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News from a wargamer with a special interest in the military history of the Balkans. It mainly covers my current reading and wargaming projects. For more detail you can visit the web sites I edit - Balkan Military History and Glasgow & District Wargaming Society. Or follow me on Twitter @Balkan_Dave
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Wednesday 8 November 2023

Skirmish of Tongue 1746

As part of my research for the book I am writing about HMS Ambuscade, I came across this small action with much more significant consequences during the Jacobite Rebellion of 1745/46. 

The first HMS Ambuscade (40) was a frigate built at Le Havre in 1745 for the French Navy as L'Embuscade. It was captured by HMS Defiance, a 58-gun fourth-rate ship of the line in the English Channel and taken to Plymouth. It was renamed HMS Ambuscade on 28 May 1746 after being refitted and up-gunned. She had a crew of 250 commanded by Captain Lucius O’Brien. He was commissioned as a Lieutenant in 1737 and served in the Russian Navy in 1739, which was not an uncommon career path then. He returned to serve in the Royal Navy in March 1744, commanding HMS Portsmouth (24) with the rank of Commander. 

In December 1745, O'Brien was promoted to Captain of HMS Sheerness (24). His ship played a role in defeating the Jacobite Uprising by capturing the sloop Le Prince Charles (14) (the renamed Le Hasard) off the north coast of Scotland near the Kyle of Tongue on 25 March 1746. The French ship carried £13,000 in gold, weapons and supplies for the Jacobites. The money was subsequently taken by government troops on land from Lord Loudon’s Regiment and loyalist clansmen led by Lord Reay in an action known as the Skirmish of Tongue. 

This was severe blow to the Jacobite cause because Prince Charles was out of cash and had no means of paying his troops. Morale dived and desertions accelerated. It also meant that Prince Charles could not advance on Aberdeen as planned forcing him behind the Spey and eventual defeat at Culloden. It also illustrates the divided loyalties, not just in the Lowlands but the Highlands as well. When I last visited the Culloden battlefield, I was standing next to a father explaining to his son that they were standing where the English shot the Scots. I had to politely explain that he was standing on the line held by a Scots regiment fighting for the Government forces. 

The report in the London Gazette said: 

‘Captain O'Brian of Sheerness man of war, now off this place giving an account that after chasing the Le Prince Charles above 56 leagues he drove her ashore and obliged the French and Spaniards who were in her to quit her and to land, which they did with five chests of money to the value of £12,000 and upwards.’

I thought the action on land might make an interesting midweek game using the Rebels and Patriots rules. The Gazette takes up the story on land:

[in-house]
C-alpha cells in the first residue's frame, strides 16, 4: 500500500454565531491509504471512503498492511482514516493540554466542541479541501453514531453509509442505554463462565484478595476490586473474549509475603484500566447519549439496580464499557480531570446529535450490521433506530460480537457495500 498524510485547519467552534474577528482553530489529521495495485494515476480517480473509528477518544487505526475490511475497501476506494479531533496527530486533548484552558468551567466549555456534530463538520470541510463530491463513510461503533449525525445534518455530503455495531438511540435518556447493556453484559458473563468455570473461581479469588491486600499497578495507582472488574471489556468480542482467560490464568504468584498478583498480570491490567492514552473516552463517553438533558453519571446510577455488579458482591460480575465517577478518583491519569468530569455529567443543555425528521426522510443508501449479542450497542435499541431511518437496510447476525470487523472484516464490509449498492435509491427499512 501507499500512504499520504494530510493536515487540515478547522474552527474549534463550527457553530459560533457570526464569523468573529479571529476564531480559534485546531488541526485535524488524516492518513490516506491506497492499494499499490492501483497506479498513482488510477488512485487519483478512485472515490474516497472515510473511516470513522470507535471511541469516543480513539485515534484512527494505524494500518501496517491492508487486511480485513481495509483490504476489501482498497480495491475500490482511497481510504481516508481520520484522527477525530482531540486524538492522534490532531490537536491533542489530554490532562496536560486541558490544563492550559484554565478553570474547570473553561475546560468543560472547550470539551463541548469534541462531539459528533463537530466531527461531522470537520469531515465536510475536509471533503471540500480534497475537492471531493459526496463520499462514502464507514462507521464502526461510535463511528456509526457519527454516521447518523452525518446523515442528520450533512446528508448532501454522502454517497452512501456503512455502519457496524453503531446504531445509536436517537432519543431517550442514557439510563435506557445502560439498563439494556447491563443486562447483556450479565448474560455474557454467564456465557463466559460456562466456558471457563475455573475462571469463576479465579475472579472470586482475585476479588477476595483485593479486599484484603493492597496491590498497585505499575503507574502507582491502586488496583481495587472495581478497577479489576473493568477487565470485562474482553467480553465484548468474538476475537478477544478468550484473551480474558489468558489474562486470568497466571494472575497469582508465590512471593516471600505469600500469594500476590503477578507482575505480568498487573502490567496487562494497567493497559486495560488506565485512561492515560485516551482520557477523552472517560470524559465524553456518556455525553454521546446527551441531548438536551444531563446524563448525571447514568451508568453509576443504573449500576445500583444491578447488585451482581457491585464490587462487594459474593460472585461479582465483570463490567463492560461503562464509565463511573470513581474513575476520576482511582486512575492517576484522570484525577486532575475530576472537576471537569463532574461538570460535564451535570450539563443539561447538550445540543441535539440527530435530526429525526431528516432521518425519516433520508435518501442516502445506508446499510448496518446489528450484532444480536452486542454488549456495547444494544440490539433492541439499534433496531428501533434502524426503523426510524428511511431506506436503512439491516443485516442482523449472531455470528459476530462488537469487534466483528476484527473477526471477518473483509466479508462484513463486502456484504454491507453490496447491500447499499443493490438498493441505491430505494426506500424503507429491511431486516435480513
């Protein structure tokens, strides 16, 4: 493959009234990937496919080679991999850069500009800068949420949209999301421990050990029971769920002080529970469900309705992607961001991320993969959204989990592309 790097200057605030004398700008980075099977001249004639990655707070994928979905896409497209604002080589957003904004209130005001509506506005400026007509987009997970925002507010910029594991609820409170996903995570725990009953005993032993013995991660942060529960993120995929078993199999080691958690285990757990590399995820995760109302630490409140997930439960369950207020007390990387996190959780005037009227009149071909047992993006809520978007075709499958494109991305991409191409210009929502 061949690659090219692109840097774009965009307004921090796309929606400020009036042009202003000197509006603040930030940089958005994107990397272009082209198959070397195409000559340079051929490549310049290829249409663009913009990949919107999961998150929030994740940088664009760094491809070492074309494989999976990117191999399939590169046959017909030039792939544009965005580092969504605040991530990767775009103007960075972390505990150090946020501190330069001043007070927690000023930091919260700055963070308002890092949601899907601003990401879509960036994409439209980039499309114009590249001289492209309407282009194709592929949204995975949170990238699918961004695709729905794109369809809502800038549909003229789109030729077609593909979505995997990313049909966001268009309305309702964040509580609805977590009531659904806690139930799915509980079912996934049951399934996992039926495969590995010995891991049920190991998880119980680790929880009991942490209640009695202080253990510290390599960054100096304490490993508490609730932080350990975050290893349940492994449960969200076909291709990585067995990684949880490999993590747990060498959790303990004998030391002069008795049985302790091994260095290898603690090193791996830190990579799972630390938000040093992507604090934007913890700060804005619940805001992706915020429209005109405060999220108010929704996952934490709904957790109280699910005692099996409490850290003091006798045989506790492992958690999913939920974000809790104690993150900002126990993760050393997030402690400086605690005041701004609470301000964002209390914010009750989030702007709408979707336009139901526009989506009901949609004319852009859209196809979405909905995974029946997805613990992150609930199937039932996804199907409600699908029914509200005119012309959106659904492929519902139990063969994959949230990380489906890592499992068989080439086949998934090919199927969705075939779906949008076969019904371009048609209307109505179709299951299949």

"Lord Reay (Mackay) in whose country they were landed and whose house Captain Mackay, Sir Henry Munro, Lord [?Captain] Charles Gordon, and Captain MacLeod with some others of Lord Loudon's regiment were, with about 80 men of said regiment, who had been driven thither by the rebels, marched out and attacked them, and after killing three or four, and dangerously wounding eight, took the remaining 156, officers, soldiers, and sailors prisoners, who were immediately embarked on board the Sheerness, and the prize with the Highland officers and men who made the capture are now here.....The money that was landed out of the Hazard sloop, was taken by Lord Reay's men."

The principal commanders did well out of the action, receiving £700 each of the captured booty. The sergeants each received £50, and the privates each got £7 or £8, equivalent to eight or nine months' pay.

My Jacobite rebellion 28mm figures are mainly focused on the 1715 Rebellion, but I have some Seven Years War figures, and the Highlanders would look pretty similar. The Government army has two units of line, a unit of Mackay Highlanders and some mounted clansmen. The Jacobites have a French unit described as the 'cream of Berwick's Regiment', two units of Highlanders, a light cannon and a small command unit. All guarding the gold!

I have pasted a new photographic backdrop today, which although I bought it for Balkan settings, works well for the Highlands. I am very pleased with this and I have another to do. They are produced as model railway backdrops by a firm called Scaleology.


  1. An excellent read and cool looking game, thanks for posting.


    1. Thanks. The government forces grabbed the gold in the game.

  2. Hmmmm - very interesting. I wasn’t aware of this at all, so thanks for the info. I’m sure this type of scenario will be appropriate for lots of wars (Spain in the Napoleonic wars springs to mind).

    1. Yes, good point. Wellington at least had a safe harbour, although he still had long lines of communications. The French had more challenges!